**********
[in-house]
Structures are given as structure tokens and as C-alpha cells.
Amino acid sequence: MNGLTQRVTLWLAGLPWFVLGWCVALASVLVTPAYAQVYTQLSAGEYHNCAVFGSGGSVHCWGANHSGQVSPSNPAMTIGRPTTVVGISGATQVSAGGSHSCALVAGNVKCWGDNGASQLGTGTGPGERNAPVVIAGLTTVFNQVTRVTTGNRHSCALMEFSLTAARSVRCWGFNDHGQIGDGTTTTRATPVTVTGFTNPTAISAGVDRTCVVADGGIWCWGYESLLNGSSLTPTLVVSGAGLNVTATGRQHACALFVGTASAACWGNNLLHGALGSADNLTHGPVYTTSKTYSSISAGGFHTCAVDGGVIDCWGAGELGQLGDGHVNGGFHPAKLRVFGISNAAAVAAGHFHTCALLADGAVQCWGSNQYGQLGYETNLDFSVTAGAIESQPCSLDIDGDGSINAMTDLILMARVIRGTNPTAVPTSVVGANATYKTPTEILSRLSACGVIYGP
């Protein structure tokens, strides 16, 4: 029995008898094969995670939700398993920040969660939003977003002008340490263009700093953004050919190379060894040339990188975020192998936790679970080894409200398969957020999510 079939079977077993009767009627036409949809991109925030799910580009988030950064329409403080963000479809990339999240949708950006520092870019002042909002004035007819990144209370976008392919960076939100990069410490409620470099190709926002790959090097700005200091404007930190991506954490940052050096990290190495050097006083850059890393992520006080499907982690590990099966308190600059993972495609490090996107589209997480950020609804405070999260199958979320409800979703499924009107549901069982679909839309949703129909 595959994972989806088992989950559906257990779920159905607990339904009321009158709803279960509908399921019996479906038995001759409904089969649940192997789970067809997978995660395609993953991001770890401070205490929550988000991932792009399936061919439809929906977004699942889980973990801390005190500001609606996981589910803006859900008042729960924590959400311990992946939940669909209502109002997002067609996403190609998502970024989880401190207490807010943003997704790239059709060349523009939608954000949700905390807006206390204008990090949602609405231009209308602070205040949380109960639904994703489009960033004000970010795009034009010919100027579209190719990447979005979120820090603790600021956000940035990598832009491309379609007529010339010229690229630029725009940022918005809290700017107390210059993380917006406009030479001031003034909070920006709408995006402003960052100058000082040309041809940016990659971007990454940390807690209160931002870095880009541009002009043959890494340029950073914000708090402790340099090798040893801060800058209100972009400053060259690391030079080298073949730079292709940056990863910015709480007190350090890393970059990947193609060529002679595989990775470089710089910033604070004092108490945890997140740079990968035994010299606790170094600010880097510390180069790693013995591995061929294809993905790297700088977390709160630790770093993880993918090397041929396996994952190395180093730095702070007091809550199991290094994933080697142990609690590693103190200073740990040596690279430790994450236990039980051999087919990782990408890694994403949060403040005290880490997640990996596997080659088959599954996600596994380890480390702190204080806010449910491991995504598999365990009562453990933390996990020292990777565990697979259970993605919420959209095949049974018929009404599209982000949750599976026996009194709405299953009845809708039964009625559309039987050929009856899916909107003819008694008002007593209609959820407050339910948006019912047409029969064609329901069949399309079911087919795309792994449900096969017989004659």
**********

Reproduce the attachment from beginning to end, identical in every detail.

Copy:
[in-house]
Structures are given as structure tokens and as C-alpha cells.
Amino acid sequence: MNGLTQRVTLWLAGLPWFVLGWCVALASVLVTPAYAQVYTQLSAGEYHNCAVFGSGGSVHCWGANHSGQVSPSNPAMTIGRPTTVVGISGATQVSAGGSHSCALVAGNVKCWGDNGASQLGTGTGPGERNAPVVIAGLTTVFNQVTRVTTGNRHSCALMEFSLTAARSVRCWGFNDHGQIGDGTTTTRATPVTVTGFTNPTAISAGVDRTCVVADGGIWCWGYESLLNGSSLTPTLVVSGAGLNVTATGRQHACALFVGTASAACWGNNLLHGALGSADNLTHGPVYTTSKTYSSISAGGFHTCAVDGGVIDCWGAGELGQLGDGHVNGGFHPAKLRVFGISNAAAVAAGHFHTCALLADGAVQCWGSNQYGQLGYETNLDFSVTAGAIESQPCSLDIDGDGSINAMTDLILMARVIRGTNPTAVPTSVVGANATYKTPTEILSRLSACGVIYGP
């Protein structure tokens, strides 16, 4: 029995008898094969995670939700398993920040969660939003977003002008340490263009700093953004050919190379060894040339990188975020192998936790679970080894409200398969957020999510 079939079977077993009767009627036409949809991109925030799910580009988030950064329409403080963000479809990339999240949708950006520092870019002042909002004035007819990144209370976008392919960076939100990069410490409620470099190709926002790959090097700005200091404007930190991506954490940052050096990290190495050097006083850059890393992520006080499907982690590990099966308190600059993972495609490090996107589209997480950020609804405070999260199958979320409800979703499924009107549901069982679909839309949703129909 595959994972989806088992989950559906257990779920159905607990339904009321009158709803279960509908399921019996479906038995001759409904089969649940192997789970067809997978995660395609993953991001770890401070205490929550988000991932792009399936061919439809929906977004699942889980973990801390005190500001609606996981589910803006859900008042729960924590959400311990992946939940669909209502109002997002067609996403190609998502970024989880401190207490807010943003997704790239059709060349523009939608954000949700905390807006206390204008990090949602609405231009209308602070205040949380109960639904994703489009960033004000970010795009034009010919100027579209190719990447979005979120820090603790600021956000940035990598832009491309379609007529010339010229690229630029725009940022918005809290700017107390210059993380917006406009030479001031003034909070920006709408995006402003960052100058000082040309041809940016990659971007990454940390807690209160931002870095880009541009002009043959890494340029950073914000708090402790340099090798040893801060800058209100972009400053060259690391030079080298073949730079292709940056990863910015709480007190350090890393970059990947193609060529002679595989990775470089710089910033604070004092108490945890997140740079990968035994010299606790170094600010880097510390180069790693013995591995061929294809993905790297700088977390709160630790770093993880993918090397041929396996994952190395180093730095702070007091809550199991290094994933080697142990609690590693103190200073740990040596690279430790994450236990039980051999087919990782990408890694994403949060403040005290880490997640990996596997080659088959599954996600596994380890480390702190204080806010449910491991995504598999365990009562453990933390996990020292990777565990697979259970993605919420959209095949049974018929009404599209982000949750599976026996009194709405299953009845809708039964009625559309039987050929009856899916909107003819008694008002007593209609959820407050339910948006019912047409029969064609329901069949399309079911087919795309792994449900096969017989004659």